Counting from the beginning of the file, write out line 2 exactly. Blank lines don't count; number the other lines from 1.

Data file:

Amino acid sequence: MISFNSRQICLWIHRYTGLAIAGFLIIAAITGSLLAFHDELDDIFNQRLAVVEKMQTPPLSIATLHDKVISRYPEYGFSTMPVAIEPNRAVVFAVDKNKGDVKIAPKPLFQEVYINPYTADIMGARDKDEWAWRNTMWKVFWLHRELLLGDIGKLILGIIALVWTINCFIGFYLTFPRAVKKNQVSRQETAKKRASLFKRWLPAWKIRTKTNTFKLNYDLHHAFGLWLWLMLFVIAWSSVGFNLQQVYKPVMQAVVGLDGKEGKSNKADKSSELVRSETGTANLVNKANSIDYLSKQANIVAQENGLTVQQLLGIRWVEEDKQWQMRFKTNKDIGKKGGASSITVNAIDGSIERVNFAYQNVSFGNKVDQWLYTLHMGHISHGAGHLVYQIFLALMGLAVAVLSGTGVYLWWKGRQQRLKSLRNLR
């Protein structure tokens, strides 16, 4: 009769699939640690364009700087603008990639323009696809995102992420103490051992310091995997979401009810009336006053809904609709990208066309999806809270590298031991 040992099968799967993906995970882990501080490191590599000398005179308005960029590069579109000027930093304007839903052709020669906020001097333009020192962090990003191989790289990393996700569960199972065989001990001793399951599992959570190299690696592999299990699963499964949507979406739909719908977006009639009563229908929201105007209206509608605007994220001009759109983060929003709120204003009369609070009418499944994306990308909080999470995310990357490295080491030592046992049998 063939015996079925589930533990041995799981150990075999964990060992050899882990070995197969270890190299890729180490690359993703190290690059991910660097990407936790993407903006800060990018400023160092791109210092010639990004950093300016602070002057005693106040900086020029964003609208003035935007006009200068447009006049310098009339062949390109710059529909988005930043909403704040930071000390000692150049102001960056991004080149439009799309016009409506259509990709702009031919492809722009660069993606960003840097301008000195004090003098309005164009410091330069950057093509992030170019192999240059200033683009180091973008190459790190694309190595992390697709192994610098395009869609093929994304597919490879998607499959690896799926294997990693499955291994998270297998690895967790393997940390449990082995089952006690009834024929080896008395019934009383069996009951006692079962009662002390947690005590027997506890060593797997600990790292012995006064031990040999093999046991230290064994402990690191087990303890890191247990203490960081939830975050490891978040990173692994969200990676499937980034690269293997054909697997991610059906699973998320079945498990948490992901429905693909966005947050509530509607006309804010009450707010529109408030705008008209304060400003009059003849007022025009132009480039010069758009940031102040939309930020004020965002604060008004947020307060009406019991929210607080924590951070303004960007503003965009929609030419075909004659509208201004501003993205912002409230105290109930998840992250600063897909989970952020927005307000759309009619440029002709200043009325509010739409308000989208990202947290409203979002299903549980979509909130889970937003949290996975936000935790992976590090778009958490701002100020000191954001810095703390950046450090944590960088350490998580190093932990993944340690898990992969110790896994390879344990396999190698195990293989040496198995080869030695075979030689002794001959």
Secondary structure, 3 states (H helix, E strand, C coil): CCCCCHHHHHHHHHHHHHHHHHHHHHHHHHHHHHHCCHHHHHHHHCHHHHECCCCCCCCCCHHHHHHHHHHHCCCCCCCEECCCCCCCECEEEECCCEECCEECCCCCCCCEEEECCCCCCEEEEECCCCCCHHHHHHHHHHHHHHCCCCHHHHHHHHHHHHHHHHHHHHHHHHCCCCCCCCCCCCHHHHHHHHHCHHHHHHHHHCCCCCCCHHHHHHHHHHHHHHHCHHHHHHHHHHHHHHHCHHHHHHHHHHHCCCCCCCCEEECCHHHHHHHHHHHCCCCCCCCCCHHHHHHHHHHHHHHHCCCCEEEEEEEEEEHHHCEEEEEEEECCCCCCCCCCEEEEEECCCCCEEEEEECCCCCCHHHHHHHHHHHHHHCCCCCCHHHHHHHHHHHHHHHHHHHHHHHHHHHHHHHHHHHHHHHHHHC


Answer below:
């Protein structure tokens, strides 16, 4: 009769699939640690364009700087603008990639323009696809995102992420103490051992310091995997979401009810009336006053809904609709990208066309999806809270590298031991 040992099968799967993906995970882990501080490191590599000398005179308005960029590069579109000027930093304007839903052709020669906020001097333009020192962090990003191989790289990393996700569960199972065989001990001793399951599992959570190299690696592999299990699963499964949507979406739909719908977006009639009563229908929201105007209206509608605007994220001009759109983060929003709120204003009369609070009418499944994306990308909080999470995310990357490295080491030592046992049998 063939015996079925589930533990041995799981150990075999964990060992050899882990070995197969270890190299890729180490690359993703190290690059991910660097990407936790993407903006800060990018400023160092791109210092010639990004950093300016602070002057005693106040900086020029964003609208003035935007006009200068447009006049310098009339062949390109710059529909988005930043909403704040930071000390000692150049102001960056991004080149439009799309016009409506259509990709702009031919492809722009660069993606960003840097301008000195004090003098309005164009410091330069950057093509992030170019192999240059200033683009180091973008190459790190694309190595992390697709192994610098395009869609093929994304597919490879998607499959690896799926294997990693499955291994998270297998690895967790393997940390449990082995089952006690009834024929080896008395019934009383069996009951006692079962009662002390947690005590027997506890060593797997600990790292012995006064031990040999093999046991230290064994402990690191087990303890890191247990203490960081939830975050490891978040990173692994969200990676499937980034690269293997054909697997991610059906699973998320079945498990948490992901429905693909966005947050509530509607006309804010009450707010529109408030705008008209304060400003009059003849007022025009132009480039010069758009940031102040939309930020004020965002604060008004947020307060009406019991929210607080924590951070303004960007503003965009929609030419075909004659509208201004501003993205912002409230105290109930998840992250600063897909989970952020927005307000759309009619440029002709200043009325509010739409308000989208990202947290409203979002299903549980979509909130889970937003949290996975936000935790992976590090778009958490701002100020000191954001810095703390950046450090944590960088350490998580190093932990993944340690898990992969110790896994390879344990396999190698195990293989040496198995080869030695075979030689002794001959």